In The Art Forger, B.A. Shapiro's sixth and best suspense thriller yet, Claire Roth, an accomplished painter in her own right, uses her skills to paint forgeries for Repro.com. The company sells her art work to clients who know the paintings are fake--for a "reasonable" price customers can enjoy the experience of having great masterpieces adorning their walls. Claire is especially good faking paintings by Edgar Degas. She hates to do it, but she's very good at it and the money allows her to pay her bills, just barely.
But first some history, true and false. In March 1990, two men stole 13 works of art from the Isabella Stewart Gardner Museum in Boston. The catch included such priceless masterpieces as Rembrandt's Storm on the Sea of Galilee and Vermeer's The Concert. Today, the value of the paintings would be over $500 million. For two decades, the FBI has investigated the robbery, following leads from all over the world. The museum still asks anyone who has any information about the theft to contact the FBI. A $5-million reward awaits. All true.
However, there was one "stolen" painting that never existed--Degas's After the Bath. It's a painting whose existence was created by Shapiro in order to provide a masterpiece around which her story is carefully built. And not just one story, but three. Shapiro artfully weaves three separate tales to tell the story of the art forger. The first is about Claire and her reproduction job and her desire to make it as a painter. The second is a flashback story from three years ago, about Claire and her lover, Isaac Cullion, whom Claire met when he was a teacher and she his student. Finally, there is the story told through letters written by Isabella Stewart Gardner, one of the greatest female art patrons, to her (fictional) niece Amelia in the 1880s-90s, when Gardner was in Paris looking for artworks to acquire and for artists--including Degas--to meet and befriend (true).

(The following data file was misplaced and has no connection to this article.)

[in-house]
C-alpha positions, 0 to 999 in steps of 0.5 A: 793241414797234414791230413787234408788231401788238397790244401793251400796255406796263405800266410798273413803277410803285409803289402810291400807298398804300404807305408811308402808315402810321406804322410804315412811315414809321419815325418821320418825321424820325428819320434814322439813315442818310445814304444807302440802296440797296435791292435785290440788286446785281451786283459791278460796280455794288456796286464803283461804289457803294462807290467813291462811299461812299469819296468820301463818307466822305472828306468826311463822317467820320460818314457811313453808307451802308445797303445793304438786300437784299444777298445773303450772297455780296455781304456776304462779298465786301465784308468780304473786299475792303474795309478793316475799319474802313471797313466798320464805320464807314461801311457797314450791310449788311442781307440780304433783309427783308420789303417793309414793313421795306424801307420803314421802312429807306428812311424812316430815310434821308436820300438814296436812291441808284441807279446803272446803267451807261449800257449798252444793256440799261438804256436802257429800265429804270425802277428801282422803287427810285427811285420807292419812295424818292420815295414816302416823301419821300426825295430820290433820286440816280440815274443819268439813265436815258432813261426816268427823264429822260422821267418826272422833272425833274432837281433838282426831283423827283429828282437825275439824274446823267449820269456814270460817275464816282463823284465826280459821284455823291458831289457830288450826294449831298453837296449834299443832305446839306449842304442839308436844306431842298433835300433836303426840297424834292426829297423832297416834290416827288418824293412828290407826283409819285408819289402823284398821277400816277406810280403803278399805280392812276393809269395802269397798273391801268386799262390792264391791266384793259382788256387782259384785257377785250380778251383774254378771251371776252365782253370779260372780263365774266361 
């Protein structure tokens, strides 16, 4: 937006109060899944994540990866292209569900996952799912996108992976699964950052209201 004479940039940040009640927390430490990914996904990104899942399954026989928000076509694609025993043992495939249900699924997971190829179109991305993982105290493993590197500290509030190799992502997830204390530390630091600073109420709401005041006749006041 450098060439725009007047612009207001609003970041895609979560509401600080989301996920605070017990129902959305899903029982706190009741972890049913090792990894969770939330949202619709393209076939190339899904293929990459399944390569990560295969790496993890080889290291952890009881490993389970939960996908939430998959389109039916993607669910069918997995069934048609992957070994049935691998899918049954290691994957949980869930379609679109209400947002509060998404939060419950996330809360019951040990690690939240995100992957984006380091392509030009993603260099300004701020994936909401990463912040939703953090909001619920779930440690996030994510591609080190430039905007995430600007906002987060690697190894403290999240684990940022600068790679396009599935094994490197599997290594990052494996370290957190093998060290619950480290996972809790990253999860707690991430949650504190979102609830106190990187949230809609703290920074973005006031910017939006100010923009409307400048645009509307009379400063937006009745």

And so, when Aiden Markel, a gallery owner who knows Claire and Isaac, comes to her apartment with a financially rewarding proposal to paint a copy of the stolen Degas's After the Bath, a favorite of hers, she's both repulsed and intrigued. It would be challenging, and the money would be welcome. Markel also offers Claire his gallery for her own show, her first ever, a great opportunity to display her ongoing series of window paintings. She finally agrees, as long as the painting will never be public and will remain only in the hands of the mysterious wealthy collector who thinks he will have the stolen original. One day, in a big crate, the masterpiece to be copied is delivered--she stares at it "as if my eyes are tethered to the canvas." Markel has promised her the original will be surreptitiously returned to the Gardner once her copy is completed.
Claire begins her forgery. Shapiro does an excellent job of giving us fascinating information and details about the art of painting and how a good forgery is actually made: "I've ground the underpaint--flake white, raw umber, and turpentine mixed with a touch of sienna to warm it up--to my exacting and secret recipe. A red sable brush, ridiculously expensive, but the only kind of soft brush Degas ever used, stands at the ready. I immerse the brush in the small bowl of underpaint, close my eyes, and visualize the final painting.... I begin. Underpainting is fast and straightforward. The perfect first step for a long project."
As she paints, her thoughts turn to the origins of Bath. She knows the painting well, having stood before its genius at the museum many times. But something seems wrong. Could this be a forgery? Could the original have been a fake? If so, where is the real Bath? She sets out to learn more about Gardner's relationship with Degas and arranges to meet Sandra Stoneham; her grandmother, Amelia, was Gardner's niece.
All the threads now start to intertwine as Shapiro deftly takes on the role of magician, dazzling us with ingenious slights of hand and a narrative juggling act. Watching her bring all the pieces together makes for an exciting and very pleasurable read. If you love art, a mystery, and a tale of unrequited love, this tale is for you. --Tom Lavoie
View the book trailer for The Art Forger here.